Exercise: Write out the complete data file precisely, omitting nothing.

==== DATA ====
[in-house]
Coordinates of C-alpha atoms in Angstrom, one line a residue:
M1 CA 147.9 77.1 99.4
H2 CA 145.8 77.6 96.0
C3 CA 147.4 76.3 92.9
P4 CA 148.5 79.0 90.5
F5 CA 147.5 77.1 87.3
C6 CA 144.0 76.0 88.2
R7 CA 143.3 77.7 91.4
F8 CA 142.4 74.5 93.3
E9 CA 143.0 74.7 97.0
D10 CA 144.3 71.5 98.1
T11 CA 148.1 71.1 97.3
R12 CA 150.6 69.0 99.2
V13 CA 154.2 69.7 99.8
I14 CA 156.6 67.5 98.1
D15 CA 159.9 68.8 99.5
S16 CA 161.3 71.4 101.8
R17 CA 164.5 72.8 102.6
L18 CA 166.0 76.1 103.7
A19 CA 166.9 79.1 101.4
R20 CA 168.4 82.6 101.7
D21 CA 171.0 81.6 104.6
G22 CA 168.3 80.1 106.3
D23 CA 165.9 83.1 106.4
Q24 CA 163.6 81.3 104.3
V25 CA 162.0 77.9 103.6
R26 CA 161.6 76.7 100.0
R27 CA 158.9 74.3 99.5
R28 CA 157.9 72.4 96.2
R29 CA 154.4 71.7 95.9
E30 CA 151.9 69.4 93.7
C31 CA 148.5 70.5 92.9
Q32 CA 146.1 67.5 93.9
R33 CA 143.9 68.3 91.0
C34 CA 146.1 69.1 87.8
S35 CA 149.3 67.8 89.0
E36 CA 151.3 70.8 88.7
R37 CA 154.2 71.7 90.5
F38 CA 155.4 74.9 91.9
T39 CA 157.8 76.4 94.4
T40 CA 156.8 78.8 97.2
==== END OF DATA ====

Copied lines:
[in-house]
Coordinates of C-alpha atoms in Angstrom, one line a residue:
M1 CA 147.9 77.1 99.4
H2 CA 145.8 77.6 96.0
C3 CA 147.4 76.3 92.9
P4 CA 148.5 79.0 90.5
F5 CA 147.5 77.1 87.3
C6 CA 144.0 76.0 88.2
R7 CA 143.3 77.7 91.4
F8 CA 142.4 74.5 93.3
E9 CA 143.0 74.7 97.0
D10 CA 144.3 71.5 98.1
T11 CA 148.1 71.1 97.3
R12 CA 150.6 69.0 99.2
V13 CA 154.2 69.7 99.8
I14 CA 156.6 67.5 98.1
D15 CA 159.9 68.8 99.5
S16 CA 161.3 71.4 101.8
R17 CA 164.5 72.8 102.6
L18 CA 166.0 76.1 103.7
A19 CA 166.9 79.1 101.4
R20 CA 168.4 82.6 101.7
D21 CA 171.0 81.6 104.6
G22 CA 168.3 80.1 106.3
D23 CA 165.9 83.1 106.4
Q24 CA 163.6 81.3 104.3
V25 CA 162.0 77.9 103.6
R26 CA 161.6 76.7 100.0
R27 CA 158.9 74.3 99.5
R28 CA 157.9 72.4 96.2
R29 CA 154.4 71.7 95.9
E30 CA 151.9 69.4 93.7
C31 CA 148.5 70.5 92.9
Q32 CA 146.1 67.5 93.9
R33 CA 143.9 68.3 91.0
C34 CA 146.1 69.1 87.8
S35 CA 149.3 67.8 89.0
E36 CA 151.3 70.8 88.7
R37 CA 154.2 71.7 90.5
F38 CA 155.4 74.9 91.9
T39 CA 157.8 76.4 94.4
T40 CA 156.8 78.8 97.2